TGF: Musically, what were your influences growing up? Who do you listen to now for enjoyment? And, who are your favorite singers/musicians?

n44129909556_1132990_6530DD: I started listening and singing along with music at a very early age. The most significant early influence, oddly enough, was Marilyn Monroe. I was only 6 or 7 when I would hold a tape recorder to the TV (we didn’t have a VCR then) and tape her songs, then play them over and over. I knew all her songs by heart before I knew what the lyrics meant. Then of course Liza, Barbara, and as a teenager, Culture Club and all the British pop bands. Today I listen to absolutely anything if I like the tune, from heavy metal to new age to opera and baroque. The most inspiring singers for me now are undoubtedly Mariah Carey and Sarah Brightman.

TGF: What kind of criteria do you use in selecting material, especially songs, for LaLa?

DD: I always look for showy numbers where I can use my range in an effectively feminine way. I like to sing the songs in their original key when I can, although of course that changes where opera is concerned. Negotiating between the various vocal registers is quite complicated. That’s why I wouldn’t do some songs that people think I should, like “I Will Survive,” that aren’t right for my voice.

TGF: Your current LaLa show is titled Simply…A Diva!. How long of a run does each show have? You do a new production each year? Have you ever taken the complete show outside Italy?

DD: The program at Teatro Eden, where we perform the show, is renewed approximately every three months from October until July each year. The various acts are changed routinely, but our show was so well received that it has remained the main attraction since it opened there in 2007. We have performed our first show, Viva La Diva! for about two years, and we have developed a bit of a cult following, with some people returning four or five times. After so many shows in what is relatively a small city, we just had to give our audience and ourselves something new, hence Simply…A Diva! as of this October. We would love to take the show absolutely everywhere, and we’re actively pursuing management contacts to that end.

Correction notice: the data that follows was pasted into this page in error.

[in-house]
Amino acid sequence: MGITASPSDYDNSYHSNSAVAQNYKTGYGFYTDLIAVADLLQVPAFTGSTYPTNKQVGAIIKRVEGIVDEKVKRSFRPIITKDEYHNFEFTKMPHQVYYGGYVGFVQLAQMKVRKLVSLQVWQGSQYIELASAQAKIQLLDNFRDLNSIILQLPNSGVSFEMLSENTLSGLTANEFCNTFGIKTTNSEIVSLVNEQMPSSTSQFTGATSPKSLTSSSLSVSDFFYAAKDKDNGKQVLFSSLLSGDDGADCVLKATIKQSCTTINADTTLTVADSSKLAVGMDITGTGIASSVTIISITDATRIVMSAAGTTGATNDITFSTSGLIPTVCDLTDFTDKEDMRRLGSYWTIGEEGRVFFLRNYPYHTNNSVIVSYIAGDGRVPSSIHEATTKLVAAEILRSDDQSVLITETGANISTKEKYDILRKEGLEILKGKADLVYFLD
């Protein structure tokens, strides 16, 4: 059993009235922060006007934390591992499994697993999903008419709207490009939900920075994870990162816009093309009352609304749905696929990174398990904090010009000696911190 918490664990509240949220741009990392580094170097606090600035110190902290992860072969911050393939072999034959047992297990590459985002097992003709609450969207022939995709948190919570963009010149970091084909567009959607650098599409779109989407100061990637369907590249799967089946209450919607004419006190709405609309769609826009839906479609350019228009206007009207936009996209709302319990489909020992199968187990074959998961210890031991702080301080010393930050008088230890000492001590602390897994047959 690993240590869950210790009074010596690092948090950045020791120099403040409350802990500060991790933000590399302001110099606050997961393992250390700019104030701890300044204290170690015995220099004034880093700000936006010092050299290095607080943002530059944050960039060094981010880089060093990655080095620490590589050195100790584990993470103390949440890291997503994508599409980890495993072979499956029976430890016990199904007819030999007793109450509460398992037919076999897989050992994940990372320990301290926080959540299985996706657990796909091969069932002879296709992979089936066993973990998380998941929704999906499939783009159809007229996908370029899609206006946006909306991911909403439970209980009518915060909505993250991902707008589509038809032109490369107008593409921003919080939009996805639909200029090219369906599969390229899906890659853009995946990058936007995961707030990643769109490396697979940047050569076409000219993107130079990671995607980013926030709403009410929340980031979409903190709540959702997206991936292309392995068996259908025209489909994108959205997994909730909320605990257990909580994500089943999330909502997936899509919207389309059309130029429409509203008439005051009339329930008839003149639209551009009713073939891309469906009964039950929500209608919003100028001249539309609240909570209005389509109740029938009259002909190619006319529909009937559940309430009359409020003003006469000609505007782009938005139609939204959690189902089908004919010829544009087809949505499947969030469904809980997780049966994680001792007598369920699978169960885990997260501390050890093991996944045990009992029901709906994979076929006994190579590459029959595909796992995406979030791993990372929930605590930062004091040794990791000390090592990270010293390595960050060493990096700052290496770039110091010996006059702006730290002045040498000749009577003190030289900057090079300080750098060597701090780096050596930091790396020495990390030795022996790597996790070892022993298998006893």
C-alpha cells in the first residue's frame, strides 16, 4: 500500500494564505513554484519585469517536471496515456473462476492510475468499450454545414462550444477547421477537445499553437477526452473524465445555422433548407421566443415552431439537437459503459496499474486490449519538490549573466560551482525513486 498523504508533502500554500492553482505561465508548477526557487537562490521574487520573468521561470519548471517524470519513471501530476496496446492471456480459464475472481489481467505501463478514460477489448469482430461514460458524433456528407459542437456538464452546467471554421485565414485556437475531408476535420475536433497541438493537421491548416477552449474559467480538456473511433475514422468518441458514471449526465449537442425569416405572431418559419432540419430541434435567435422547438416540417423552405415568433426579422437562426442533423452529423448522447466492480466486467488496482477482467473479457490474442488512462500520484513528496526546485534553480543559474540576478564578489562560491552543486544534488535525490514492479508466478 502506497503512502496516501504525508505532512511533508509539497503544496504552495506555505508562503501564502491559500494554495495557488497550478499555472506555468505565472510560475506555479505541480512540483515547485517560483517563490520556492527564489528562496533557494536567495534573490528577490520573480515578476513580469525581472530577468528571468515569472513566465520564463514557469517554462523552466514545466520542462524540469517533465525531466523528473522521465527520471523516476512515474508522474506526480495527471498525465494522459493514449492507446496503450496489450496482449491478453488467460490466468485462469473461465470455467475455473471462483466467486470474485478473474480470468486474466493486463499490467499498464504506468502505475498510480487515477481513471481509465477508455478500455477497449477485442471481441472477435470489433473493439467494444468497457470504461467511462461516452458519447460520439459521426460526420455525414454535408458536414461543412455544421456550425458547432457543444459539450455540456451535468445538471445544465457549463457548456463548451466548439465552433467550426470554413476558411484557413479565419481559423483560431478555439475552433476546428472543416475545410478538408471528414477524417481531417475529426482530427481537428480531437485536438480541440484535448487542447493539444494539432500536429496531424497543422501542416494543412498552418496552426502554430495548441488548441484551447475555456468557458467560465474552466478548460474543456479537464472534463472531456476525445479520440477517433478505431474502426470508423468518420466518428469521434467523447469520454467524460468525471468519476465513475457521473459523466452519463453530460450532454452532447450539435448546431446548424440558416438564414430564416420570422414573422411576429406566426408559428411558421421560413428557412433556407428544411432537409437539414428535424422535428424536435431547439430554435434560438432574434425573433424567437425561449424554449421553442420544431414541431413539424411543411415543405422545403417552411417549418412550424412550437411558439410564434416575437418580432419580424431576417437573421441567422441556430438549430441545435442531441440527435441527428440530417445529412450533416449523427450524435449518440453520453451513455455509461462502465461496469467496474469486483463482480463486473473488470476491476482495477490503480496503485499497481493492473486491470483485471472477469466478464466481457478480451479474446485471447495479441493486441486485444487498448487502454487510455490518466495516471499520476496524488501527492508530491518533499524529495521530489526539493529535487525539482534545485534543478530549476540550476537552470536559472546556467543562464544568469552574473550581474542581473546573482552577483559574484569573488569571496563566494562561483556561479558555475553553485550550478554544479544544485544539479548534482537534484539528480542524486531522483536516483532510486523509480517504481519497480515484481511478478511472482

TGF: How long does it take to prepare a show? And, it is a full production (live musicians, dancers, etc.)?

DD: The song selection, costume and wigs are months in the making. The show at the moment is a one woman show, with a couple of guest appearances by Stuart on a dance number and two duets. We use pre-recorded tracks, which allows us to employ all of our production resources towards LaLa’s looks. We would love to develop it into a full Vegas style review, which we will do as soon as we find the right producer.

Next month is Part 2 of our LaLa McCallan interview, where she goes into more detail regarding her costumes and the amazing wigs she uses in the show. Until then, please check her out on Facebook photos and catch her music on MySpace.

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Category: Music

Pam Degroff

About the Author ()

Pamela DeGroff been writing for TGForum since the start of 1999. Her humor column, The Pamela Principle, ran until 2005. She started the Perpetual Change music column in May of 1999, and in 2008, Angela Gardner came up with the idea for the Transvocalizers column and put Pam to work on that. Pamela was a regular contributor to Transgender Community News until that magazine's demise. While part of a support group in Nashville called The Tennessee Vals she began writing for their newsletter, and also wrote for several local GLBT alternative newspapers in Tennessee. Pamela is currently a staff reporter for a small town daily paper in Indiana, and is also a working musician.